London 2012

Back to normal

Simple pleasures are a privilege for the Olympic swimmer

Last Updated: 12/09/12 1:14pm

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Rebecca Adlington: Enjoying life's simple pleasures after the Olympics

Rebecca Adlington: Enjoying life's simple pleasures after the Olympics

Olympic swimmer Rebecca Adlington has said it is "nice to be normal" after her gruelling training regime leading up to the London Games.

The 23-year-old, who scooped two bronze medals in the 800m freestyle and 400m freestyle events, said she was enjoying having a more relaxed life and taking some time out from swimming.

Privilege

Speaking at a homecoming celebration in her hometown of Mansfield on Tuesday, Adlington said: "It's been nice just to be normal.

"It's been nice that I can just wake up when I want, eat what I want.

"I don't have to be like I should have sandwiches and fuel myself in the right way, I can have chips if I want.

"If I want to have an ice lolly I can, if I want to have something at 4pm, I can.

"It's been such a privilege to do that, it's unbelievable how it's been great to be normal, people take it for granted.

"It's been nice that I can just wake up when I want, eat what I want. "
Rebecca Adlington Quotes of the week

"It's been nice to not have to think about getting in a pool or any pressure or getting back into racing or even think I'm going training at this time.

"It's been nice just to switch off and just completely relax."

Memories

Hailed as Great Britain's most successful female swimmer after she won two gold medals in Beijing in 2008, she said the home crowd support made all the difference to athletes and she had some wonderful memories from the Olympics.

"We've all got so many amazing memories, it's just been absolutely incredible," she added.

"The whole thing, even afterwards, the support that we're still getting even now is just incredible and everyone's really sad it's over."

She also added: "Rio is just going to be incredible. Whether I'm competing or cheering, I am going to be in Rio, like, full on GB banner going mental - it's going to be incredible."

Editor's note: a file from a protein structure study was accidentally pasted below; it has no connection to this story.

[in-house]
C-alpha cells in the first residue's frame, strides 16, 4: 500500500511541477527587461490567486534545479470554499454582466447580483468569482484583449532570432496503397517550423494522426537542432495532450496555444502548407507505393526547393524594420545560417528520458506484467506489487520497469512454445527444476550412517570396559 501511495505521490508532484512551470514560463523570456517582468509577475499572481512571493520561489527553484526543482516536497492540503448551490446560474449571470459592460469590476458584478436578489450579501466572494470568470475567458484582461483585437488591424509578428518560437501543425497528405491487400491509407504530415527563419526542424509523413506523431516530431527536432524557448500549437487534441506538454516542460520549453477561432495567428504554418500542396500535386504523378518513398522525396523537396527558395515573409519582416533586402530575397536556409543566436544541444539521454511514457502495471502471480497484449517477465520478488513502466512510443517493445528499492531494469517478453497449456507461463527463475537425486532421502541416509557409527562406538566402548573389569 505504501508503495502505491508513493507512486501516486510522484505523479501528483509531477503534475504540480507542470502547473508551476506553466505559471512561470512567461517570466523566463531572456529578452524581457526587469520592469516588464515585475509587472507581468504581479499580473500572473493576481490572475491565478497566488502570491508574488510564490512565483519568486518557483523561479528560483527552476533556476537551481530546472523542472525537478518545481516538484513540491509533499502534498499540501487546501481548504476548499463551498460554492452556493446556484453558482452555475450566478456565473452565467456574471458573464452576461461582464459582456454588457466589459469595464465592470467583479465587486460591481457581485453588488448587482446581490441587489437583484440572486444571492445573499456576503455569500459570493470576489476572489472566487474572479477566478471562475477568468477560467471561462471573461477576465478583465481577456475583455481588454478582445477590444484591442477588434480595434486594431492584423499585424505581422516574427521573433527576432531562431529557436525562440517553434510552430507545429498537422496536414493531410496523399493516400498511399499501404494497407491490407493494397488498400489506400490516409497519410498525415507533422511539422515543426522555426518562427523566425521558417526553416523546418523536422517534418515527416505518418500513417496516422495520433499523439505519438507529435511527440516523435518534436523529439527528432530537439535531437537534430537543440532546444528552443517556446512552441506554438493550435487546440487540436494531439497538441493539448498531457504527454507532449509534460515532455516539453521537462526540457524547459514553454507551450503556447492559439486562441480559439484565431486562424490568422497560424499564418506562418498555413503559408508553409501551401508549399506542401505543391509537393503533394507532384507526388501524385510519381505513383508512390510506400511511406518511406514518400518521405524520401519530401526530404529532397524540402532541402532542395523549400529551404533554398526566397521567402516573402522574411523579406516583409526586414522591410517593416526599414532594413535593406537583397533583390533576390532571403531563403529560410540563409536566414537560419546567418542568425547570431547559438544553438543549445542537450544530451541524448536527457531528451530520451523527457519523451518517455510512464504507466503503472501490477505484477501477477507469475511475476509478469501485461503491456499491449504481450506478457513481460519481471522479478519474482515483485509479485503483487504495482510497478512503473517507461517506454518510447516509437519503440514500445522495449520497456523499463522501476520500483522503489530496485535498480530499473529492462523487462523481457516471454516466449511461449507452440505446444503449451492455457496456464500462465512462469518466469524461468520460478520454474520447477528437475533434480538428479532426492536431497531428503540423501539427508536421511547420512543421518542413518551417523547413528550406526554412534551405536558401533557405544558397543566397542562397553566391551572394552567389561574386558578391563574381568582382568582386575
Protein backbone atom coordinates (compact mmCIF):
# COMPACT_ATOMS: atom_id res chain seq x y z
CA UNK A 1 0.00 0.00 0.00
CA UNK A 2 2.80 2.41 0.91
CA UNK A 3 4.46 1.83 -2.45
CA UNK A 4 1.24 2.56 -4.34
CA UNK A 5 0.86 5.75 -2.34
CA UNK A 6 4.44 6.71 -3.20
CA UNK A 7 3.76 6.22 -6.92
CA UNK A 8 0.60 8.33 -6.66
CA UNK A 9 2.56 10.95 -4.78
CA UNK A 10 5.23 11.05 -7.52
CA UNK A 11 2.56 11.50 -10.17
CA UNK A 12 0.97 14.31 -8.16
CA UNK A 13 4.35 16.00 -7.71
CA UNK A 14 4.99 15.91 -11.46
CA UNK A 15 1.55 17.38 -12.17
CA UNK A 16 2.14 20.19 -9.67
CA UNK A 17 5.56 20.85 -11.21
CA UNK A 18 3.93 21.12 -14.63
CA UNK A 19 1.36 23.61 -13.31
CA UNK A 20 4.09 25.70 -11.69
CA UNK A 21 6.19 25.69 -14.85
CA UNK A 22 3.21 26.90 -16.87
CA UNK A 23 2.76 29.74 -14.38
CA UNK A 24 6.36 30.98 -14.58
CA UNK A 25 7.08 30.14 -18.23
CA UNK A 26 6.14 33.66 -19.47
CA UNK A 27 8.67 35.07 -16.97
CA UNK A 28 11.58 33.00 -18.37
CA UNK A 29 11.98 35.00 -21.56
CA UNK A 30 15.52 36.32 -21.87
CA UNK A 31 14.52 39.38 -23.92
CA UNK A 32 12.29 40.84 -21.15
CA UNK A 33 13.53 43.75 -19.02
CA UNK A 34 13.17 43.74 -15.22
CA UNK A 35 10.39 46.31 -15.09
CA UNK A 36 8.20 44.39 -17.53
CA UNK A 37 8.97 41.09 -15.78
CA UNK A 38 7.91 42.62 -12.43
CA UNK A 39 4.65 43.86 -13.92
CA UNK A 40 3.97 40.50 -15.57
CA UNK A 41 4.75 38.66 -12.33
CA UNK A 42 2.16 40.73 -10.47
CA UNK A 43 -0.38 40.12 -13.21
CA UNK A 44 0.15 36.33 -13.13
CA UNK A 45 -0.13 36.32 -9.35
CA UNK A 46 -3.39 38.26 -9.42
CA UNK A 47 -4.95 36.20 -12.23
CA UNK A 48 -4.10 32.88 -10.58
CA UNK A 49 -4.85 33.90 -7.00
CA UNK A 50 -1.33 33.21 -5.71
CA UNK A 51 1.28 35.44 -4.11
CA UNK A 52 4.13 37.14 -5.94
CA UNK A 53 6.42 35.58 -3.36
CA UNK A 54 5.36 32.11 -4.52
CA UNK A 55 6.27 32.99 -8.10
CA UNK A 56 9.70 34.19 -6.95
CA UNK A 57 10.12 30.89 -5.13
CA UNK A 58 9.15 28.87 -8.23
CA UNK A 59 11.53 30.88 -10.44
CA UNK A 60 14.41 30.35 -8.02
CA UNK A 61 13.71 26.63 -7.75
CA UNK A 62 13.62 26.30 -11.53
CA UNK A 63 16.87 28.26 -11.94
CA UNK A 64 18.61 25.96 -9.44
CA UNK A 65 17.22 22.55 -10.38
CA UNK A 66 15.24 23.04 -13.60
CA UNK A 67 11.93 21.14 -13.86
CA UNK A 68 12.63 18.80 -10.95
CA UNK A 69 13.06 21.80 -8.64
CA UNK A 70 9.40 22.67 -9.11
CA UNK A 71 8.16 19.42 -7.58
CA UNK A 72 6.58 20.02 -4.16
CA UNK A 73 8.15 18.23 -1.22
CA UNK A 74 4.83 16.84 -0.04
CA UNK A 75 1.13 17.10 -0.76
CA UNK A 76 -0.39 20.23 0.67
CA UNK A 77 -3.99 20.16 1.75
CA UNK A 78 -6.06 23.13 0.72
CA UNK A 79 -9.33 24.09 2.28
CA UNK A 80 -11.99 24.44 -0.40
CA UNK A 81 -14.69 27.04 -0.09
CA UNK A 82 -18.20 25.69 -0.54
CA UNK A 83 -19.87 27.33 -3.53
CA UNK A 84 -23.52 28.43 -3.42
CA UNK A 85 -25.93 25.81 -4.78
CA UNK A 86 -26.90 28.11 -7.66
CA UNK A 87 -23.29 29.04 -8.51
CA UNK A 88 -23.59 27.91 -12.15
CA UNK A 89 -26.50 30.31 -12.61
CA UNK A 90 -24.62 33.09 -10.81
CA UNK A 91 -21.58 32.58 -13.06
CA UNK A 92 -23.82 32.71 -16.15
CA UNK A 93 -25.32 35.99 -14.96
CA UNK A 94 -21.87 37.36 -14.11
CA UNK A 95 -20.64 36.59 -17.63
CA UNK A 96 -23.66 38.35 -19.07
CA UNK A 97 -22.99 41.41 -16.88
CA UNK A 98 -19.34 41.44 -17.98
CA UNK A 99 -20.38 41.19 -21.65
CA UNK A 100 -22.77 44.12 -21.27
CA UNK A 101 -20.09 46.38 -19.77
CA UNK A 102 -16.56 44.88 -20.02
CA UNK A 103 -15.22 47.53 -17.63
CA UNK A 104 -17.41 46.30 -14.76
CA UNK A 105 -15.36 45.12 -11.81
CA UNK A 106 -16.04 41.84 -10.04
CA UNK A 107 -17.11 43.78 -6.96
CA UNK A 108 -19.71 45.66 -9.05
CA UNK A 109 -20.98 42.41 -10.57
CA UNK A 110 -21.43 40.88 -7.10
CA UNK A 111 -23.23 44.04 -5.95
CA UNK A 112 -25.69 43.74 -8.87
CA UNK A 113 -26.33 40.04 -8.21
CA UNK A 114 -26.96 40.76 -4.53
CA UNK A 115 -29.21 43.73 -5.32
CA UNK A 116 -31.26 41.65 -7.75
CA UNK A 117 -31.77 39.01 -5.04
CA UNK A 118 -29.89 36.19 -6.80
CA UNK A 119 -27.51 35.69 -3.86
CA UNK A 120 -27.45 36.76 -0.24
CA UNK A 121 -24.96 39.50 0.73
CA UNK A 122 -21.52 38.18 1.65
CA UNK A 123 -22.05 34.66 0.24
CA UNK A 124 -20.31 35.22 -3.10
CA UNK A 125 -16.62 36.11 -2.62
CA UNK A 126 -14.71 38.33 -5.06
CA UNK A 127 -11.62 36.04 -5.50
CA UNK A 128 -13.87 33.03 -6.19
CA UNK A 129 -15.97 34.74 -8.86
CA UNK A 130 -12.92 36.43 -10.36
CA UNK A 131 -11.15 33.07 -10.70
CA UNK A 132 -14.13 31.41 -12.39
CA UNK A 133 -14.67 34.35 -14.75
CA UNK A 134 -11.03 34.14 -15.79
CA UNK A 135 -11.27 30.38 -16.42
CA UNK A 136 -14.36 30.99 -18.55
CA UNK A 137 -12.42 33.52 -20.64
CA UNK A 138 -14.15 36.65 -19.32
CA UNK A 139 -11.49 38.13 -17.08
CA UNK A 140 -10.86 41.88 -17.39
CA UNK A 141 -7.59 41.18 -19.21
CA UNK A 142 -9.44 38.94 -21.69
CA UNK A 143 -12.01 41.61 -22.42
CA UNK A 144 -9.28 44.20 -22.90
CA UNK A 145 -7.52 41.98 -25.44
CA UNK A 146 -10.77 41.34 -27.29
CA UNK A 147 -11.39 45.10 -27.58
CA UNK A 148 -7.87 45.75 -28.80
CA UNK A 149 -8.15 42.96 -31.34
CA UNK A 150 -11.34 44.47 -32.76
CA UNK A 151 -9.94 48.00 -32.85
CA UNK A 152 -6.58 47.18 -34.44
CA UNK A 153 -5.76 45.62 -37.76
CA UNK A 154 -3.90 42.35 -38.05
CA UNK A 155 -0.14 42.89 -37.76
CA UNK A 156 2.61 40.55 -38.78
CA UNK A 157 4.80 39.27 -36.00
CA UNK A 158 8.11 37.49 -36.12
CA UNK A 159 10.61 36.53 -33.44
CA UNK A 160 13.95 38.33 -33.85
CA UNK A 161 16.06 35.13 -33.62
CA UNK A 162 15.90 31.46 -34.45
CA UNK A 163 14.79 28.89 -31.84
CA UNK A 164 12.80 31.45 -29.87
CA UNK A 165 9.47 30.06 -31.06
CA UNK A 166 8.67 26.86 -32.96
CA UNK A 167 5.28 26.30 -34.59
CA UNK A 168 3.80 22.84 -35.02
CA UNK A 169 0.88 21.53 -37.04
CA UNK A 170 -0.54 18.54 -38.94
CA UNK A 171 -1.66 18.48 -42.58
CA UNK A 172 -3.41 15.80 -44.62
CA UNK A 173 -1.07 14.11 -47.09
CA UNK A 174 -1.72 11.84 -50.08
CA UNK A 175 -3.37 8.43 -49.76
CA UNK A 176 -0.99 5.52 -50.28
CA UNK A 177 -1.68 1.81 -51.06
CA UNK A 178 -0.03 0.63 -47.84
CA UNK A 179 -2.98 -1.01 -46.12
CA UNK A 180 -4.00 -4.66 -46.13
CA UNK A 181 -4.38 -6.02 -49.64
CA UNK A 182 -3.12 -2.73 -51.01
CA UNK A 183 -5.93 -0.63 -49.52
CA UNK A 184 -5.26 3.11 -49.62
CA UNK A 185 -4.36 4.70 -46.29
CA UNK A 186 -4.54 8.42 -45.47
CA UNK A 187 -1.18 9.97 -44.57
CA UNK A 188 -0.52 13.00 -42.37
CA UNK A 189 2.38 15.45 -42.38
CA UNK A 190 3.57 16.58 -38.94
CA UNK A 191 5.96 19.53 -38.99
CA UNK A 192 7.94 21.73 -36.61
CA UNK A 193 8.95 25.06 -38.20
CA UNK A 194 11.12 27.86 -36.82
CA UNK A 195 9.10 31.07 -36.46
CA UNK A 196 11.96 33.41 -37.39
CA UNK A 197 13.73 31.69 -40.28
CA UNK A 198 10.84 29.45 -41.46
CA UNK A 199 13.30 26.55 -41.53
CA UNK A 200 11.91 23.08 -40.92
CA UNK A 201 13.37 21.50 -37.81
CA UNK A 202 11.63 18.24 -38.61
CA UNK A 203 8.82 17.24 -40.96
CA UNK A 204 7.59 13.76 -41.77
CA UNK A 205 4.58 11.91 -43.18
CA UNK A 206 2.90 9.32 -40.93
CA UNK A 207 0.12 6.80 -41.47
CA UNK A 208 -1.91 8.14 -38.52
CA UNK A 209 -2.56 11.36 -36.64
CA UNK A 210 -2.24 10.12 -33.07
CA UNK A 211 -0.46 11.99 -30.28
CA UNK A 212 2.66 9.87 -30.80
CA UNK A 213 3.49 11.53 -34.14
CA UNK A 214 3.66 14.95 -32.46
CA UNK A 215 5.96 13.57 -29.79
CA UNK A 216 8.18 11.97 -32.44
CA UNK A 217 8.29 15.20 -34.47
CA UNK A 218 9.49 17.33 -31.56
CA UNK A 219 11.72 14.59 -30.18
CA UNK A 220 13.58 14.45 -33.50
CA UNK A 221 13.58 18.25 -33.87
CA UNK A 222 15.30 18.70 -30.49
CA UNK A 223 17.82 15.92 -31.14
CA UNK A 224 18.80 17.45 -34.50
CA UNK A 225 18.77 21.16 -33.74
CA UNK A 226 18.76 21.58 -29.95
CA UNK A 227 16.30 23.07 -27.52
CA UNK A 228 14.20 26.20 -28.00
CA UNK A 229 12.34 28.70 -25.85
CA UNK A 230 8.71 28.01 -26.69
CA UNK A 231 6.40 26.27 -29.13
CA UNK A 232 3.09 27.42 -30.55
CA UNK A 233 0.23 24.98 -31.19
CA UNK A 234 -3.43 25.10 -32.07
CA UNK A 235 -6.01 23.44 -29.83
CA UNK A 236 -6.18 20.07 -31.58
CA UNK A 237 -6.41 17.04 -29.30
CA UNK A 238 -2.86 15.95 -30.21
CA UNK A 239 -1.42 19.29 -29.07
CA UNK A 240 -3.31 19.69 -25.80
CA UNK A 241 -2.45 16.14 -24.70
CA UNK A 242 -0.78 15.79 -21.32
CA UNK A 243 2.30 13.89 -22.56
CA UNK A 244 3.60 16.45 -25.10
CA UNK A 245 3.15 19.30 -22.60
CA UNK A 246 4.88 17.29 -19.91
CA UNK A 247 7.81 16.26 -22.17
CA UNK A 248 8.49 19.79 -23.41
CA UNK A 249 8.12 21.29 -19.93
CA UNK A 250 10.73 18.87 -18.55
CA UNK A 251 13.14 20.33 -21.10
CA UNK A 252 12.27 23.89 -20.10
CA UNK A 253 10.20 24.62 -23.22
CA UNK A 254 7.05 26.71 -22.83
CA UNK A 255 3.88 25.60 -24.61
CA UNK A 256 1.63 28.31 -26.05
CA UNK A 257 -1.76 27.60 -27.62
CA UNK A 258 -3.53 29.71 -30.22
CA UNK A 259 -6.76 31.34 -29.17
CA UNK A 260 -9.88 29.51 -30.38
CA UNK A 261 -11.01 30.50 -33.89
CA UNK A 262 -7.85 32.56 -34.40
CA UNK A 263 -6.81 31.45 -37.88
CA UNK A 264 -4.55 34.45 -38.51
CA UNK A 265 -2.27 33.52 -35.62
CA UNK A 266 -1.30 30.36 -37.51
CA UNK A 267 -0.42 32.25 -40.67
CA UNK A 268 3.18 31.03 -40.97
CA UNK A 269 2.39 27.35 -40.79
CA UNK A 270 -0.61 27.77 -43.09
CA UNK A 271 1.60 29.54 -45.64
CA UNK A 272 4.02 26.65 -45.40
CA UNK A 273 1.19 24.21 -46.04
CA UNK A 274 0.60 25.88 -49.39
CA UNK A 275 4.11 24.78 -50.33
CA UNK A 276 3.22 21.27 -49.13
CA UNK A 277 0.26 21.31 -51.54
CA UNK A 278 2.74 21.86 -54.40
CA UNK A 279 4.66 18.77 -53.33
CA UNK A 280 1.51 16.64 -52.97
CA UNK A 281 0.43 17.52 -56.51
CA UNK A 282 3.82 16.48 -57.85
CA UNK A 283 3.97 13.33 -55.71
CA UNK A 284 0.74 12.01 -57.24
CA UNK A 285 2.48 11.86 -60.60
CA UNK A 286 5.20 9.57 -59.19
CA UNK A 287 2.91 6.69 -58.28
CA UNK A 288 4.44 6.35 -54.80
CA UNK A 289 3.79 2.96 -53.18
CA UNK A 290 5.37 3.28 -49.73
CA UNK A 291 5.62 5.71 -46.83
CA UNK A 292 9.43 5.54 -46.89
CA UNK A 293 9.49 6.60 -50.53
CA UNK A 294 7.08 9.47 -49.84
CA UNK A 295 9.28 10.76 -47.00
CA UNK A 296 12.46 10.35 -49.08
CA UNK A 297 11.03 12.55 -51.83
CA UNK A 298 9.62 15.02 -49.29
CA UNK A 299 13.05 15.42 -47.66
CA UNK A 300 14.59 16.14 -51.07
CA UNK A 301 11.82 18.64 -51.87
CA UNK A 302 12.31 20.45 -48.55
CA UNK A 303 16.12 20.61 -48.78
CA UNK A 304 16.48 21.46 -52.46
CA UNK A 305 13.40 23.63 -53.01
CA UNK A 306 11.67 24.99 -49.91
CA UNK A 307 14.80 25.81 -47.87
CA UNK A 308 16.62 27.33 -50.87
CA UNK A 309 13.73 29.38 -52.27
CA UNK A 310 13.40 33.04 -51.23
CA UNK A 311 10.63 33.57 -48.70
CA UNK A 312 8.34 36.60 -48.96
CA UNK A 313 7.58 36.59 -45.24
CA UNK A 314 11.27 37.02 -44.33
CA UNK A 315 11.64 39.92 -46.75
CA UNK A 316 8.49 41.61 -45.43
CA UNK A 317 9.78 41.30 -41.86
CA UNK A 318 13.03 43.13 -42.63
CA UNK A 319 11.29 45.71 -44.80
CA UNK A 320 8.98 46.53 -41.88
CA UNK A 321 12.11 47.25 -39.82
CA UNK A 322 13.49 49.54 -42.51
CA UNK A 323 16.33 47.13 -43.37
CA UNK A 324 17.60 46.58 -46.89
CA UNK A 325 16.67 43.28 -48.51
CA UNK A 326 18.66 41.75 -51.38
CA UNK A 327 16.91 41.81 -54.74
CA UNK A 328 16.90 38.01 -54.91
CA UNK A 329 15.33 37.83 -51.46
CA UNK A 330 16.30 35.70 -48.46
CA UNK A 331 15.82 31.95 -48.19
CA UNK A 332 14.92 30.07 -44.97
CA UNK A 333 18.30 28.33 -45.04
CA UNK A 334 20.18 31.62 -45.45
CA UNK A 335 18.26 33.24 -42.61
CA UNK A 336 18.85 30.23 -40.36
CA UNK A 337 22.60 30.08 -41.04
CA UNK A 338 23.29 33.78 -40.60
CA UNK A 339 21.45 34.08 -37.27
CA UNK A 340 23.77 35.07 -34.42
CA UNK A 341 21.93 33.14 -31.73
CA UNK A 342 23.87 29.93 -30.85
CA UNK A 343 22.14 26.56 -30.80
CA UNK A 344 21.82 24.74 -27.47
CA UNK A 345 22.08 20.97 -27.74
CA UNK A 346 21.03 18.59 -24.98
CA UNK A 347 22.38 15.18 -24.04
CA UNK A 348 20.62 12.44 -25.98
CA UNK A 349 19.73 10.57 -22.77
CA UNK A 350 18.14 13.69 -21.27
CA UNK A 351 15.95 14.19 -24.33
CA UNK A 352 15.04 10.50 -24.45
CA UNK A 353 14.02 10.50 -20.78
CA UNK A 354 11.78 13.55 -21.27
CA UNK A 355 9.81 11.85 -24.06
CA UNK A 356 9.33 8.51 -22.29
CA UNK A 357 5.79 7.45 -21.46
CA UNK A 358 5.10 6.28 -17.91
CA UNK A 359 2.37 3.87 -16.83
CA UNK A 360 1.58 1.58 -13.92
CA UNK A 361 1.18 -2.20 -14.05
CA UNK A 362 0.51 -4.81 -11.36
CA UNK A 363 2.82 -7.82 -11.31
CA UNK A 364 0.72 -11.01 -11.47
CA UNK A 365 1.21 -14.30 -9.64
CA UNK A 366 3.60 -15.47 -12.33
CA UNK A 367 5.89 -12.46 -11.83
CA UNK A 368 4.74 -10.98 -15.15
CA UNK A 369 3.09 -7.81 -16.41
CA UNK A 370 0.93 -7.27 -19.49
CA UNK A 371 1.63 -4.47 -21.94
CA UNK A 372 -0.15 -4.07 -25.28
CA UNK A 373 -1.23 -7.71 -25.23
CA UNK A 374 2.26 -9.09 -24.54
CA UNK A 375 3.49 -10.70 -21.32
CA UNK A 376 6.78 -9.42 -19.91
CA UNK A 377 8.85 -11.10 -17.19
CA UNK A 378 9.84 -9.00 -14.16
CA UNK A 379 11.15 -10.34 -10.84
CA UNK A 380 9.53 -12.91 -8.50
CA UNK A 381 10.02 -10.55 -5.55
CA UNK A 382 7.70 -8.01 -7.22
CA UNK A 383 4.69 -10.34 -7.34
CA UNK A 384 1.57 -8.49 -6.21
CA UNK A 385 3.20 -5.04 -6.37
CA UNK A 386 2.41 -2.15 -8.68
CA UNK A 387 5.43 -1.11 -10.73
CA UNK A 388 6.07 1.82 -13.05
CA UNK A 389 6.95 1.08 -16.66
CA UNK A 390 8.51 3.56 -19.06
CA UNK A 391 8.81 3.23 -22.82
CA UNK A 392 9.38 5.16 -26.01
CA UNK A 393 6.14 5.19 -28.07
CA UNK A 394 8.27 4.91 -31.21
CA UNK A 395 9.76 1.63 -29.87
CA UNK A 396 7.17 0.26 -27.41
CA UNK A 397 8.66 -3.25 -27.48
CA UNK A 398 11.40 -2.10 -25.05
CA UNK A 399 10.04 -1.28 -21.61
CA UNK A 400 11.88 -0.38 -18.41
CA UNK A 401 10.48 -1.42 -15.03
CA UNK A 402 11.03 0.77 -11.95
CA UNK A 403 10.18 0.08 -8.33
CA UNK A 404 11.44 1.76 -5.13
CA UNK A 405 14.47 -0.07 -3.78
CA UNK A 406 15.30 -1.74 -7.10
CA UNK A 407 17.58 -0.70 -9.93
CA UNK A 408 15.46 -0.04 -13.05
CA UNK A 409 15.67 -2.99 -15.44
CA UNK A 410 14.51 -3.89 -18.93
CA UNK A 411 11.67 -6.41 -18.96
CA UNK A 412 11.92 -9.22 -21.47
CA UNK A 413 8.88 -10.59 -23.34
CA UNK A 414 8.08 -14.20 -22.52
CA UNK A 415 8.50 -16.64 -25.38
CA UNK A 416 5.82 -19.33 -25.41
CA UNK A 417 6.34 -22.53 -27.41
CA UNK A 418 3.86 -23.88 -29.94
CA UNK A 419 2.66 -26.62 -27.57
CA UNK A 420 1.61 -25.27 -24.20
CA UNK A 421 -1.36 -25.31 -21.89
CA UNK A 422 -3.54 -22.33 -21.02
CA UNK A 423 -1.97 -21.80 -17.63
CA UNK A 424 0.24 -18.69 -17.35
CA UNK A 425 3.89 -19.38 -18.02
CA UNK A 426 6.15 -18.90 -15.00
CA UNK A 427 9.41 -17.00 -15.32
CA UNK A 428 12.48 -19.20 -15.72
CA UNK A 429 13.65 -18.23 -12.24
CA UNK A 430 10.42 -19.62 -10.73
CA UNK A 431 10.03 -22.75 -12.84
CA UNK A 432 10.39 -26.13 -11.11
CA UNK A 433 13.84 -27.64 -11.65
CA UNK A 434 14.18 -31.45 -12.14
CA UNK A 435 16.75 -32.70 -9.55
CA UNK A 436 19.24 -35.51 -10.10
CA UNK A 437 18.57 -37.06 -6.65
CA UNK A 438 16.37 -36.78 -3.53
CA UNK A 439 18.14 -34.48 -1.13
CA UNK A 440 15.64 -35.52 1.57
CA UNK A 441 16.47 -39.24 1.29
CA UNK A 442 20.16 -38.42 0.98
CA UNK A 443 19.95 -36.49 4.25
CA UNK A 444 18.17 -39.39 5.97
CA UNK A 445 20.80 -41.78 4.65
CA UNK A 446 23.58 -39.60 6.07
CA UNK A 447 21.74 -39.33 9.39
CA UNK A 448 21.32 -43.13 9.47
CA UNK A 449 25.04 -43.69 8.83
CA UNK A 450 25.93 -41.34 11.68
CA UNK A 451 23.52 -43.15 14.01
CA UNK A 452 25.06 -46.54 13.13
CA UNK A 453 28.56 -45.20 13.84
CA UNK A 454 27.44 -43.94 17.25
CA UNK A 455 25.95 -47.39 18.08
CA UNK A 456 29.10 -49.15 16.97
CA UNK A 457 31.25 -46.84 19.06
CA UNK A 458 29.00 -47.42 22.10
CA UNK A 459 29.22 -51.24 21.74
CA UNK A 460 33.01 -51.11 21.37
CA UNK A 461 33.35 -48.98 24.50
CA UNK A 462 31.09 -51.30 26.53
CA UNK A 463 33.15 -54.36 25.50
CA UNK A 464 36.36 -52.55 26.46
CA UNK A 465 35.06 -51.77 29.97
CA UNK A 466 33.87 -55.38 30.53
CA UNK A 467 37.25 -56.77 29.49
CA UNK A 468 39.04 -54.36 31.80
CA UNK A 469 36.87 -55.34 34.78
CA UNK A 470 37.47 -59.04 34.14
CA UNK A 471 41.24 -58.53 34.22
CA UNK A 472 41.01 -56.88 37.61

Welcome

Hundreds gathered in the Nottinghamshire town's market place to welcome home Adlington and fellow swimmers Charlotte Henshaw, Ollie Hynd, whose brother Sam was unable to attend because he was at a charity event, and badminton player Chris Adcock.

Ollie Hynd, 17, said his 21-year-old brother was happy for him when he pipped him to silver in the pool during the S8 400 metre freestyle event.

Ollie was second in four minutes 27.88 seconds - a personal best - with Sam third in 4:32.93.

Ollie brought back the full collection of medals from the Paralympics by adding gold in the SM8 200m individual Medley and bronze in the S8 100m Backstroke.

Henshaw, 24, took a silver medal in the SB6 100m breastroke.

Next goal

Away from the pool, Adcock, 23, represented Team GB in the mixed doubles badminton.

He and his partner Imogen Bankier did not take home the medal they wanted after they were eliminated in the first round group stage but the disappointment has spurred him on to work towards the next goal, he said.

"I came back and had a bit of down time but because I didn't get quite what I wanted I was back in training within a couple of weeks, so really motivated towards the next goal which is the World Championships next year and Rio."

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